Visible Kin

There is power in the history of the daily, when exposed.

Worn, folded, kept secret, and loved, a collection of found photographs and handwritten narratives present the horror and delight in the ordinary in Christopher Mason’s exhibit, “Objects and Tales of Fascination, African American Migration 1919 – 1980” on view at the Cleveland Print Room through April 16, 2022.

It’s like going to church and finding unspoken atrocities on the altar (about damn time).

Old photographs—crinkled, torn, and creased—cluster around four handwritten accounts of moments experienced by Black Americans during the Great Migration (1915-1970), when over six million African Americans relocated from the south for opportunities in the north. The anguished and brutal stories—recounted by members of Mason’s own family—are exquisitely written in copperplate handwriting. Horrific subjects rendered in measured script confers dignity, beauty, and makes one weep. Pay attention, gallery visitors, this is our history.

That juxtaposition radiates among the photographs nestled near each written memory. Underneath the girl in the white dress on the rocking horse, the woman in furs and gloves, the suited young man looking onward and shining, and the soft, soft faces of children in an anonymous photographer’s studio, lies a bedrock of violence and shame. And a mass exodus toward better.

The bits of daily life caught in each found photograph affirm and redeem this weight. For more than six years, Mason collected images of African Americans from numerous antique stores around Cleveland. In this exhibit, he reassembles a family tree of strangers who are all kin. There’s such pain here, and such love.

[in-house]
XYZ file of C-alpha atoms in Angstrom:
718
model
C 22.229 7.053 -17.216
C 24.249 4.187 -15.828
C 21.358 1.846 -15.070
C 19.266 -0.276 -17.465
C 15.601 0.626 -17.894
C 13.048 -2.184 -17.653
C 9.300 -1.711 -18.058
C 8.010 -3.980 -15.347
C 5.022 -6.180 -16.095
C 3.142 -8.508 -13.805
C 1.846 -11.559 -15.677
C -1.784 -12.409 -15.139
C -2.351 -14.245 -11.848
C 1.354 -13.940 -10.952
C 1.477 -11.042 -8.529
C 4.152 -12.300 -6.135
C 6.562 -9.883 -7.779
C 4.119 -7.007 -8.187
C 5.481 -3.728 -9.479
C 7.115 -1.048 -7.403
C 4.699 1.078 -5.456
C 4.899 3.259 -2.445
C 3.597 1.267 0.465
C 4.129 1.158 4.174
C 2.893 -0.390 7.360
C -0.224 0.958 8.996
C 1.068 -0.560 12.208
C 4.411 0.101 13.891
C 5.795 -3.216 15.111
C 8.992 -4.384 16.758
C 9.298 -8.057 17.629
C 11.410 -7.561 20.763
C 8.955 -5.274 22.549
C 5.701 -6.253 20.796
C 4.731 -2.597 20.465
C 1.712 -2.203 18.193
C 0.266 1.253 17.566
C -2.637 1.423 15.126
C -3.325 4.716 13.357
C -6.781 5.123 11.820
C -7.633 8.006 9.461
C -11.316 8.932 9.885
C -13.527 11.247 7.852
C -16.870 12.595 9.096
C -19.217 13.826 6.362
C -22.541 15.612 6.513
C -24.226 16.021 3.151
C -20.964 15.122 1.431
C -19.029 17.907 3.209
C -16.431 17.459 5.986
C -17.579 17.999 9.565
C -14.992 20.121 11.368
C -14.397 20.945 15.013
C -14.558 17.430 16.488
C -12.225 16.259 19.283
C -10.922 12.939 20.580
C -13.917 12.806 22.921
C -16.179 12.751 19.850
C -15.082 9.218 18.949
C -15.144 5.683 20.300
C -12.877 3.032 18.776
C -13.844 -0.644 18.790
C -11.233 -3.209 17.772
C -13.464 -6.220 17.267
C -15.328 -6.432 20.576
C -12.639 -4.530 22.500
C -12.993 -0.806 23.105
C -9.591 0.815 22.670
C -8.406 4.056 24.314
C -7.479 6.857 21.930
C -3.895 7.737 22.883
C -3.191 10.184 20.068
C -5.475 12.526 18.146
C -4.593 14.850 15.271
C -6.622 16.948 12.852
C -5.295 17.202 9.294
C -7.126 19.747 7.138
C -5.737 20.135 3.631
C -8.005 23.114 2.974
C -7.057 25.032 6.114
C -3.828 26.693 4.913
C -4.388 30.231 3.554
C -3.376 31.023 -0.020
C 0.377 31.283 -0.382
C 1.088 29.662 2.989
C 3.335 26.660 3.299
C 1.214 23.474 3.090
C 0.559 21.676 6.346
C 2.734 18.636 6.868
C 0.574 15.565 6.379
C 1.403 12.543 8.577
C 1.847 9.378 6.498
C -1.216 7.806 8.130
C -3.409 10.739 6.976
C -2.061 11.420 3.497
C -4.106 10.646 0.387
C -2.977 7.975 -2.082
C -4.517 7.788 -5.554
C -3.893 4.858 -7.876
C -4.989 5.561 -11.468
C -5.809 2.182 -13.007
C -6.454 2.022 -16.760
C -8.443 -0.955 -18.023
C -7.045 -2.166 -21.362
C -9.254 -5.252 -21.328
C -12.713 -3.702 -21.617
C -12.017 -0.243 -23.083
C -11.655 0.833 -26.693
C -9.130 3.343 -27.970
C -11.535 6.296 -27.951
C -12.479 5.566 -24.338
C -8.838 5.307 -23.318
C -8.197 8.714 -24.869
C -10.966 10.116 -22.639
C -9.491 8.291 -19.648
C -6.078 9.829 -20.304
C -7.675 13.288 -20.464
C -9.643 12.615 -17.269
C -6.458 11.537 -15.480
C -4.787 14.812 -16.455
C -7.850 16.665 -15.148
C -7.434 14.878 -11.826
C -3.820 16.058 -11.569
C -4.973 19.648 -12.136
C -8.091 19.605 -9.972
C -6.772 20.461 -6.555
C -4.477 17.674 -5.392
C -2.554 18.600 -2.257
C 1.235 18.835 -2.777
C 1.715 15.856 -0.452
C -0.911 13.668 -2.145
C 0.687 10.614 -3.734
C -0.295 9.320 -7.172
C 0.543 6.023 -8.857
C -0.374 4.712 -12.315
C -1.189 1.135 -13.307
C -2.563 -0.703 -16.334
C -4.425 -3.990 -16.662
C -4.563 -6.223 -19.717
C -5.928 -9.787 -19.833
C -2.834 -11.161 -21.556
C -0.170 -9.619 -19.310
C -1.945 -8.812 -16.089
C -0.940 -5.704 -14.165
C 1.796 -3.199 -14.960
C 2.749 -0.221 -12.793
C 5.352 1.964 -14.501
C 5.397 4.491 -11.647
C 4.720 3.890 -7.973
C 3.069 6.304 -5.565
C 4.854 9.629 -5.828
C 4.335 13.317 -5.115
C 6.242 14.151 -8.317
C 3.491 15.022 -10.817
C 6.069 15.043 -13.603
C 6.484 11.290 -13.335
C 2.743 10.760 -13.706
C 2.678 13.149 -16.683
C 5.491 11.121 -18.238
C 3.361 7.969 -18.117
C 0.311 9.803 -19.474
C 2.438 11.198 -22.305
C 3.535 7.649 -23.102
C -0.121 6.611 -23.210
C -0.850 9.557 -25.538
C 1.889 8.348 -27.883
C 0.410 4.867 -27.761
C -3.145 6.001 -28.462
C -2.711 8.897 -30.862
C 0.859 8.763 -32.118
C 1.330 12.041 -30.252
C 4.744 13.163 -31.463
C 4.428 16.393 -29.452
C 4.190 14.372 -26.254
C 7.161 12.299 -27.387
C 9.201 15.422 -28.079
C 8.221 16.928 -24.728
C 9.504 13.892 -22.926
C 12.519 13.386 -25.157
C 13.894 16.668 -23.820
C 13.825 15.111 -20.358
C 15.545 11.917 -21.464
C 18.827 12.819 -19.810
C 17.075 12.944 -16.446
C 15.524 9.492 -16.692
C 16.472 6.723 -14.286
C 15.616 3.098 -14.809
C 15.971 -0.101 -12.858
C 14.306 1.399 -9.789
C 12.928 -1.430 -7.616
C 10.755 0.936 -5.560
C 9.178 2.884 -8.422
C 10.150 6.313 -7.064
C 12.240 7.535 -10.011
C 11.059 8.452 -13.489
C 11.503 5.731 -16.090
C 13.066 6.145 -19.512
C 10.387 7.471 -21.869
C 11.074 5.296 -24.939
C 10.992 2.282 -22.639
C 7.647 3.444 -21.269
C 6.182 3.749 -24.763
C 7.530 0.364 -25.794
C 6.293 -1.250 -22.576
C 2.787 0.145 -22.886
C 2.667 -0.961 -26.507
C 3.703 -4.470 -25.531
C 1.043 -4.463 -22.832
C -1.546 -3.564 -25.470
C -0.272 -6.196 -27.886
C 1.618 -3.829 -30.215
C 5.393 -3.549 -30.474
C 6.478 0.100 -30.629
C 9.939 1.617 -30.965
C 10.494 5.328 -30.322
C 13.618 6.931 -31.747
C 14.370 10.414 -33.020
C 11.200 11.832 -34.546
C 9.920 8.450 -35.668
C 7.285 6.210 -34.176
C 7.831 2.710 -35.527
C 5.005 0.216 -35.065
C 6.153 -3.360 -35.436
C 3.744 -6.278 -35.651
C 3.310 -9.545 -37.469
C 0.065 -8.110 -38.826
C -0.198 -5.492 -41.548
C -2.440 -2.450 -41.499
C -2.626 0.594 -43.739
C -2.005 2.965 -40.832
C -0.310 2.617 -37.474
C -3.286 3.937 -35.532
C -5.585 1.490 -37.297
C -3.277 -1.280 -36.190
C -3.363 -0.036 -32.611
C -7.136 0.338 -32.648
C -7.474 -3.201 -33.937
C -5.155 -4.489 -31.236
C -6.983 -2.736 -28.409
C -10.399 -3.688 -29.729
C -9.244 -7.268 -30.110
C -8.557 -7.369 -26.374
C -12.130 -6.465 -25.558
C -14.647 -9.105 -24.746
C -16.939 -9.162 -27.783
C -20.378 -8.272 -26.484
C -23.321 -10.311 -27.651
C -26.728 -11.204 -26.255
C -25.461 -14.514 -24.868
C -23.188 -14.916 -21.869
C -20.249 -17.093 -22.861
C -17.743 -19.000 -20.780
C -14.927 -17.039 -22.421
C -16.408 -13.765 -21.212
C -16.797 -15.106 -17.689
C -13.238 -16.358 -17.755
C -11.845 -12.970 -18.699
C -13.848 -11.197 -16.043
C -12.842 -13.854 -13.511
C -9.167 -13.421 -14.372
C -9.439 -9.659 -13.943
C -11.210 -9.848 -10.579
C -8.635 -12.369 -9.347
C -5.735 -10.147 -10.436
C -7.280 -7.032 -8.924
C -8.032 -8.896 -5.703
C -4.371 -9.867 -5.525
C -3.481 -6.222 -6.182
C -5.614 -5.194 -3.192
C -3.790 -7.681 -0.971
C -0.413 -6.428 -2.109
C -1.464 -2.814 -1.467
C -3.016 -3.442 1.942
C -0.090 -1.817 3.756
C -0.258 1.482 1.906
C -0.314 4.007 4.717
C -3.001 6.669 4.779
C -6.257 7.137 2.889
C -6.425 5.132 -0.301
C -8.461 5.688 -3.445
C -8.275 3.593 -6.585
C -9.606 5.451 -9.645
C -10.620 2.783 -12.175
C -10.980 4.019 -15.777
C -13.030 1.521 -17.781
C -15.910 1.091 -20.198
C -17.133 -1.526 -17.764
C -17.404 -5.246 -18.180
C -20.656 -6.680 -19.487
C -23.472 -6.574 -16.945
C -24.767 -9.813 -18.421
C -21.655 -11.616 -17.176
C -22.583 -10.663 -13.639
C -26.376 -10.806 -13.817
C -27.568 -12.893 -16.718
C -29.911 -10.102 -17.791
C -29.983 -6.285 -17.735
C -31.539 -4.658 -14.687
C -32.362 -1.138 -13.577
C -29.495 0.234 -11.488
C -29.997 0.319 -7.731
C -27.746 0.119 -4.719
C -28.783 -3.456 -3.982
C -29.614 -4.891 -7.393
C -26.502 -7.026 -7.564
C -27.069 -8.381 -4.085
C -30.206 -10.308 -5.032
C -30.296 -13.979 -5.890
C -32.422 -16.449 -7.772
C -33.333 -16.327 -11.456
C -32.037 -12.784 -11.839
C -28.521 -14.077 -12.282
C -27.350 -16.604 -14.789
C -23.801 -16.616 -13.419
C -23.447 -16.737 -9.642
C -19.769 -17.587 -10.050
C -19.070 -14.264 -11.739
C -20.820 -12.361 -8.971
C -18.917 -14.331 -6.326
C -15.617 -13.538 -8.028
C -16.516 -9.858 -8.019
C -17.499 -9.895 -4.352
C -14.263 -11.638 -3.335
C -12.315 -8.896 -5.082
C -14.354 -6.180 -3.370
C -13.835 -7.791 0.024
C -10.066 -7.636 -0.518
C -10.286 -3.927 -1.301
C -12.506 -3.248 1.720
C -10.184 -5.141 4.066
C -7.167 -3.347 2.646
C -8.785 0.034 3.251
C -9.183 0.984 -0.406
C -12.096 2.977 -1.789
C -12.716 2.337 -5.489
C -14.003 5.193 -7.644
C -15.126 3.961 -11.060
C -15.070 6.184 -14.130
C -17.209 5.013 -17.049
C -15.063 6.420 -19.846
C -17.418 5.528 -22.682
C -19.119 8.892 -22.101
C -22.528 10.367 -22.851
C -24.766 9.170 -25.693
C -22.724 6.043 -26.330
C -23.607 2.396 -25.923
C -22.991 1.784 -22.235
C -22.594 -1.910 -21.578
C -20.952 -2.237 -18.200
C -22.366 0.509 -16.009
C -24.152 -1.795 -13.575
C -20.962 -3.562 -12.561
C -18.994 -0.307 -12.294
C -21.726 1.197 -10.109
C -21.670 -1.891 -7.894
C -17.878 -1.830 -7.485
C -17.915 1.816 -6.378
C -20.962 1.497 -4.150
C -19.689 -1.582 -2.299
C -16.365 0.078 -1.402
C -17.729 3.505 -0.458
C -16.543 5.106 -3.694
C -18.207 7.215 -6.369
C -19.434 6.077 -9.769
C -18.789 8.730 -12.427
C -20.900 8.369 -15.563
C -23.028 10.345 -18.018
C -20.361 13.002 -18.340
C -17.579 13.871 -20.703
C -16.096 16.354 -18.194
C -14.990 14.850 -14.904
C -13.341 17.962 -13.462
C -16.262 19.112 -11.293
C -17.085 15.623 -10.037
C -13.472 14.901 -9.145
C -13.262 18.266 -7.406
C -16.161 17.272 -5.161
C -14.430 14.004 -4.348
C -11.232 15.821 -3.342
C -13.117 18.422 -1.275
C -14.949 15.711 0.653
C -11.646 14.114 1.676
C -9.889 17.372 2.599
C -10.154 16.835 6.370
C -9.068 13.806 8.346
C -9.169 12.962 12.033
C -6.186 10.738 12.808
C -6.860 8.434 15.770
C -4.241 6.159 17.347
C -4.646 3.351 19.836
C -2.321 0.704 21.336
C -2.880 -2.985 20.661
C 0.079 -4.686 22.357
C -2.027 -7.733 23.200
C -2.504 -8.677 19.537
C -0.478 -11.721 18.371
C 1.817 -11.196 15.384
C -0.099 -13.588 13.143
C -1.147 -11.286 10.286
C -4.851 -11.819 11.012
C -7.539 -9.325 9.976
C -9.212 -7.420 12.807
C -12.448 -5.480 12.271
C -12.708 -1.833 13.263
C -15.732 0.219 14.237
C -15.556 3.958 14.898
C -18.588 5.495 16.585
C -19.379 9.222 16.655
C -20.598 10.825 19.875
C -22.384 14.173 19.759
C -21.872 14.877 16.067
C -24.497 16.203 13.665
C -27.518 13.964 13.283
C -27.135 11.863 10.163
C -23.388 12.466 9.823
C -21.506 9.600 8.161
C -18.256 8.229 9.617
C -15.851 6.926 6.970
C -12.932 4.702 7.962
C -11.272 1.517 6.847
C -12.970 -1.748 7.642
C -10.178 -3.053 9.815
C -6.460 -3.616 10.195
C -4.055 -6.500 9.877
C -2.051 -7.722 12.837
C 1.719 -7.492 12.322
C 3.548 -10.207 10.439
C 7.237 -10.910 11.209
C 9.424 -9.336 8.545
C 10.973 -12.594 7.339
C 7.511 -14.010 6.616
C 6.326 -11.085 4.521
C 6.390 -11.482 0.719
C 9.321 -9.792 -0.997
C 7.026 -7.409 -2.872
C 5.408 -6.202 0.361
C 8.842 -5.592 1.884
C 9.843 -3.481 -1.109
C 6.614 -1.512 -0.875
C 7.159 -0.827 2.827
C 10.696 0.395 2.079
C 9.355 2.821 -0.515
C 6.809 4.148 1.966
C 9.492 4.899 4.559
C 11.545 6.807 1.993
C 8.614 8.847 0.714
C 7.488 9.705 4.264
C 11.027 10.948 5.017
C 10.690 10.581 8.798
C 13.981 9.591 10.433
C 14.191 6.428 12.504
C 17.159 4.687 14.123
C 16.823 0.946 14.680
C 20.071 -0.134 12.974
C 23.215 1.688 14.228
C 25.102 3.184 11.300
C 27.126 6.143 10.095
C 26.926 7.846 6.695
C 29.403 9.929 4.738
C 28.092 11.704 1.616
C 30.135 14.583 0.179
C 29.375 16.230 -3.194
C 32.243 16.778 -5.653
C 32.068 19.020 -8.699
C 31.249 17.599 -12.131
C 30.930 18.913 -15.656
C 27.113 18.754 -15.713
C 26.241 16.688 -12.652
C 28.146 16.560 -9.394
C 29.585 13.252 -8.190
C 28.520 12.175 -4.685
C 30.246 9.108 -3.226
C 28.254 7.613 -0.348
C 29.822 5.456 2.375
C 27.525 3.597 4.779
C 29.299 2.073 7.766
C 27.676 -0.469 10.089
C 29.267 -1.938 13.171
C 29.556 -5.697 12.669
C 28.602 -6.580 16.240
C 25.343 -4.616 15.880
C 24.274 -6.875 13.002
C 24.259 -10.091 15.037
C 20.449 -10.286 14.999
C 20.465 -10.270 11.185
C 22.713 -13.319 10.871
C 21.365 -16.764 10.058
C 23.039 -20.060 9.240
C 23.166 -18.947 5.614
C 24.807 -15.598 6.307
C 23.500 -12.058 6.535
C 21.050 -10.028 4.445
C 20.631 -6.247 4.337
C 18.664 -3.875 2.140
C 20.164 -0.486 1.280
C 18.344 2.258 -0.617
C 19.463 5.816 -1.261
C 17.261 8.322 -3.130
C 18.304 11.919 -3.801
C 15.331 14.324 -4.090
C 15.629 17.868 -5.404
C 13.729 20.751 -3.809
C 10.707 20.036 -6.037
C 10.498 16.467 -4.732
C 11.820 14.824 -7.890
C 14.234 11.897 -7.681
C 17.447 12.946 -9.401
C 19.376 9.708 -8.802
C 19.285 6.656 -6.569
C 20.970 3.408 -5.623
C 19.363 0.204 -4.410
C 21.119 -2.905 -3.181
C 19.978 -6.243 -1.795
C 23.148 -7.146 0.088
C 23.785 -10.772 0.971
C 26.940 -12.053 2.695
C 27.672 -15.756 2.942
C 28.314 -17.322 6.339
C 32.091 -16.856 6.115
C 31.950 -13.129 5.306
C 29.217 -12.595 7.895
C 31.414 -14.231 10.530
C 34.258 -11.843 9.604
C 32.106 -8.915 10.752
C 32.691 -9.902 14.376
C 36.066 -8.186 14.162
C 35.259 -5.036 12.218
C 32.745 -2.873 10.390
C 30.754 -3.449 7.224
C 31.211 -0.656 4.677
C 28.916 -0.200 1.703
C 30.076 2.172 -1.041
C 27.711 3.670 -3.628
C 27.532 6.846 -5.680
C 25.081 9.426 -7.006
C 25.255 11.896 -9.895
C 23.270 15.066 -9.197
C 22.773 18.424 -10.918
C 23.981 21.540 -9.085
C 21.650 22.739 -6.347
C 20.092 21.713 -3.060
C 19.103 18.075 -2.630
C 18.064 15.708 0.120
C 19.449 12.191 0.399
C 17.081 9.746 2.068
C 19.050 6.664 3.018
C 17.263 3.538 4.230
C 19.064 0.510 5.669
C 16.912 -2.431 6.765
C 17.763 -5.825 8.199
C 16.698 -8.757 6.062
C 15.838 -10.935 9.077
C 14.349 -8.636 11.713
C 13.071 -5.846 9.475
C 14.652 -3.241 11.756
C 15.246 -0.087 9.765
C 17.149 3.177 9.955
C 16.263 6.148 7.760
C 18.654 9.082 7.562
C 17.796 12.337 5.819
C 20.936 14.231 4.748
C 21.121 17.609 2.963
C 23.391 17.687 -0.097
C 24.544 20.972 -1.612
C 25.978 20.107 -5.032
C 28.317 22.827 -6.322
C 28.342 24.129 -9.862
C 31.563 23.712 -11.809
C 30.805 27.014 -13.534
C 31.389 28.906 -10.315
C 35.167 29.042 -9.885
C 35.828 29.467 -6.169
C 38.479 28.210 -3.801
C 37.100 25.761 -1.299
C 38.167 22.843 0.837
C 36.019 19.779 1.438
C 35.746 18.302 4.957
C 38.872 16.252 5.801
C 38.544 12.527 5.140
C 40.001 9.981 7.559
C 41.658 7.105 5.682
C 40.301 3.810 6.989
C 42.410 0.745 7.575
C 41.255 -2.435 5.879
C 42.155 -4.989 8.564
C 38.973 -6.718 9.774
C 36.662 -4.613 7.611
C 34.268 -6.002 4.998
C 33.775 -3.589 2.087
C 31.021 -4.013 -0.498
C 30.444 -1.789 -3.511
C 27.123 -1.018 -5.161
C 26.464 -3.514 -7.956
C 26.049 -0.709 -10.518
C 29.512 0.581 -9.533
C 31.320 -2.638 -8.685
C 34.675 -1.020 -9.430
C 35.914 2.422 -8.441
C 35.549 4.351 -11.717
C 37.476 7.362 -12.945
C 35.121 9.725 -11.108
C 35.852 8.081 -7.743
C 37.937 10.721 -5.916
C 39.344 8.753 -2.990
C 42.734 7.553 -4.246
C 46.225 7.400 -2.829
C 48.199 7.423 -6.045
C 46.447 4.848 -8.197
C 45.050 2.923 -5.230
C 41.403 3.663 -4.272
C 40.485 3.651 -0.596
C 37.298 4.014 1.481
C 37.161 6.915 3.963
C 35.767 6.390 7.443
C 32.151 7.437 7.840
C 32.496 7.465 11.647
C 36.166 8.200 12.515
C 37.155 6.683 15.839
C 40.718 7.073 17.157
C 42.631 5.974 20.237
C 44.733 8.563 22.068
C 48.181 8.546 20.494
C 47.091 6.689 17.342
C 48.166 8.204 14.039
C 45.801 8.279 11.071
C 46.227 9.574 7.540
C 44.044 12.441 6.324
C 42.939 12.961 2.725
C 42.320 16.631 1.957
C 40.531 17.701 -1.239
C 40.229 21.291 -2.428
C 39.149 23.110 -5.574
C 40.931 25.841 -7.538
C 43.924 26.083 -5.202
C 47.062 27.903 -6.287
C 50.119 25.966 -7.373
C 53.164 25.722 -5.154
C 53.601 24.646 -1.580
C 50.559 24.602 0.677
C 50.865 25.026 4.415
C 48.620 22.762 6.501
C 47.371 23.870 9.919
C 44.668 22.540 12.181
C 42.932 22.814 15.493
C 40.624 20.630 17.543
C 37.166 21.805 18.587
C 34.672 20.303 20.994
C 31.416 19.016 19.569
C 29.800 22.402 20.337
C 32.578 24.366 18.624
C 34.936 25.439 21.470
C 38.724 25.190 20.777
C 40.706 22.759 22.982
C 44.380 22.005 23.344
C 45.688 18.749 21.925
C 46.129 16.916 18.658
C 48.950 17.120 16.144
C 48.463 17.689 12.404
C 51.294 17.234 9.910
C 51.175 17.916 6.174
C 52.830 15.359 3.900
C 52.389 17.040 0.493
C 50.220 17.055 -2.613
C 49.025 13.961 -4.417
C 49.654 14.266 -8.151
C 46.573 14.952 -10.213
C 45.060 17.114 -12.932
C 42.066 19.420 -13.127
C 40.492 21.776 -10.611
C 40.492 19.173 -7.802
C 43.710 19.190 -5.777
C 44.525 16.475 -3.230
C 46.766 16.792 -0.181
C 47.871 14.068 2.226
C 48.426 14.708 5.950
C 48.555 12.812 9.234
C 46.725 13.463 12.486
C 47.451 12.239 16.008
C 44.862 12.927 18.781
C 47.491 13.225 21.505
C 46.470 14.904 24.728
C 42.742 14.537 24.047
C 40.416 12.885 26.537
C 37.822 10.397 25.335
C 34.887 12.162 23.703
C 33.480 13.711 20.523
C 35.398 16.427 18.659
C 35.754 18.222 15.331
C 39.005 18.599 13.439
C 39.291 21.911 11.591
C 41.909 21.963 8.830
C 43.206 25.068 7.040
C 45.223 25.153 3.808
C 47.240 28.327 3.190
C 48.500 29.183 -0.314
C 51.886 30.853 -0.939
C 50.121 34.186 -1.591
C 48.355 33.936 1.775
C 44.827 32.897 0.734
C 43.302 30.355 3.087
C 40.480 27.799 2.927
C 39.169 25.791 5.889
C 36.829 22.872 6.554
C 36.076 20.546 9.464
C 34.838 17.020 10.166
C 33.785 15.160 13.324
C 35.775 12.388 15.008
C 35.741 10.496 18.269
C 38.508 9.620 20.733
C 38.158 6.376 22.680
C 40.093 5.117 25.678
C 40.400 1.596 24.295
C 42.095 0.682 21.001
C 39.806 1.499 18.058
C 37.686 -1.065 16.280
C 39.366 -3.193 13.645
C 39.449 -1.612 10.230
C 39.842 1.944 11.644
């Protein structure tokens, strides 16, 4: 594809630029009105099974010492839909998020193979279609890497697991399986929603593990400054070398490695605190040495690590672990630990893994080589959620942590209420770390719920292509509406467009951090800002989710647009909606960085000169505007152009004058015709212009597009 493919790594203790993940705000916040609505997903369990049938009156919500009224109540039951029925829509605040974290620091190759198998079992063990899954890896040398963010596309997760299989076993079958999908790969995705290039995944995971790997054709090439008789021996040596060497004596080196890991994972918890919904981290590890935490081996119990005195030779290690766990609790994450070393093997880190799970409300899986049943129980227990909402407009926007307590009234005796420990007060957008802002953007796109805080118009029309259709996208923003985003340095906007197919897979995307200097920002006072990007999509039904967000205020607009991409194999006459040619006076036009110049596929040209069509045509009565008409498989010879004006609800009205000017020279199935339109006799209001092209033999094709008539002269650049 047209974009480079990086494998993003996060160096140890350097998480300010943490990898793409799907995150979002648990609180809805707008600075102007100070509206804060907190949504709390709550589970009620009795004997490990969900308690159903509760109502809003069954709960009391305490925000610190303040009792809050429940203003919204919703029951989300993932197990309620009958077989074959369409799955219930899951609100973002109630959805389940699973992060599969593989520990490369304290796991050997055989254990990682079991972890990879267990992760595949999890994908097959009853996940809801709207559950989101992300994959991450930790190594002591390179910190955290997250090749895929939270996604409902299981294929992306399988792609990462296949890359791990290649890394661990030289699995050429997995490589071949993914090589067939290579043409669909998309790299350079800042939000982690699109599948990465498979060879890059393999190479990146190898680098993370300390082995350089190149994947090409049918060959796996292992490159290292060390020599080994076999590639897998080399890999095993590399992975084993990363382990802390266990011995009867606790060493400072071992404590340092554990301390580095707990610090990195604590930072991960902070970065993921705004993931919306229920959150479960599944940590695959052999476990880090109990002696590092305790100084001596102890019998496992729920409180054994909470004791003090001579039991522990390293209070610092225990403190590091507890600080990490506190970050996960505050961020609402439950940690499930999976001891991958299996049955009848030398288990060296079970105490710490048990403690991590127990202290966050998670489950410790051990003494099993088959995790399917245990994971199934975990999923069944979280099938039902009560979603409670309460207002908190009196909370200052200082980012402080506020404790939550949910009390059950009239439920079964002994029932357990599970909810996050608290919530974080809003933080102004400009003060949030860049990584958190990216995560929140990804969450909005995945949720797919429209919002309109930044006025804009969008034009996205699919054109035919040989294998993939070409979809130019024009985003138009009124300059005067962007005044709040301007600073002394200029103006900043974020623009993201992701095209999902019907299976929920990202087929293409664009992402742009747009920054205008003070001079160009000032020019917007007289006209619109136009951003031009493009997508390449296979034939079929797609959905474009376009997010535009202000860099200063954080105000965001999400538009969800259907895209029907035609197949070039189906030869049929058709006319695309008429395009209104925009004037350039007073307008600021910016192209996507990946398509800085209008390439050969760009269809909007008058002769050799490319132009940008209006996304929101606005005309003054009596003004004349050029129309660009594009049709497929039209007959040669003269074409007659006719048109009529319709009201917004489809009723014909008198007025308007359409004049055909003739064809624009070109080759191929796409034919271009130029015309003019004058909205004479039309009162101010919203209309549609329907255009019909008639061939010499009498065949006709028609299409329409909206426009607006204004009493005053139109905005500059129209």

As Mason says in his artist statement:

“There is something heartbreaking about not being valued as a human being. Not being able to see any value in your people or not being represented on walls. It was not until I filled an exhibition space with African American photographs of people have I ever enjoyed looking at all these beautiful black folks that have my eyes, my hips, my thighs, my lips, my beautiful natural hair, my cheekbones and most importantly, the varied tone of my skin that matches my experiences, my heart, and my soul.

“Dear God, thank you for these super intelligent men and women who endured lynchings of family and friends, loss of loved ones by death or distance. They put their heads down, did their work, survived the threats and insults, and lived to fight another day. They raised children, adopted faux parents, grandparents and took in kinfolk.”

To hear more stories of the indelible history of the daily, read Isabel Wilkerson’s book, The Warmth of Other Suns: The Epic Story of America’s Great Migration.

Object and Tales of Fascination, African American Migration 1919 – 1980

Through April 16, 2022

Cleveland Print Room

2550 Superior Ave.

Cleveland, Ohio 44114

The opinions expressed on CAN Blog are those of the individual writers. Art is somewhat subjective. Well, somewhat. But yes, everybody's a critic.

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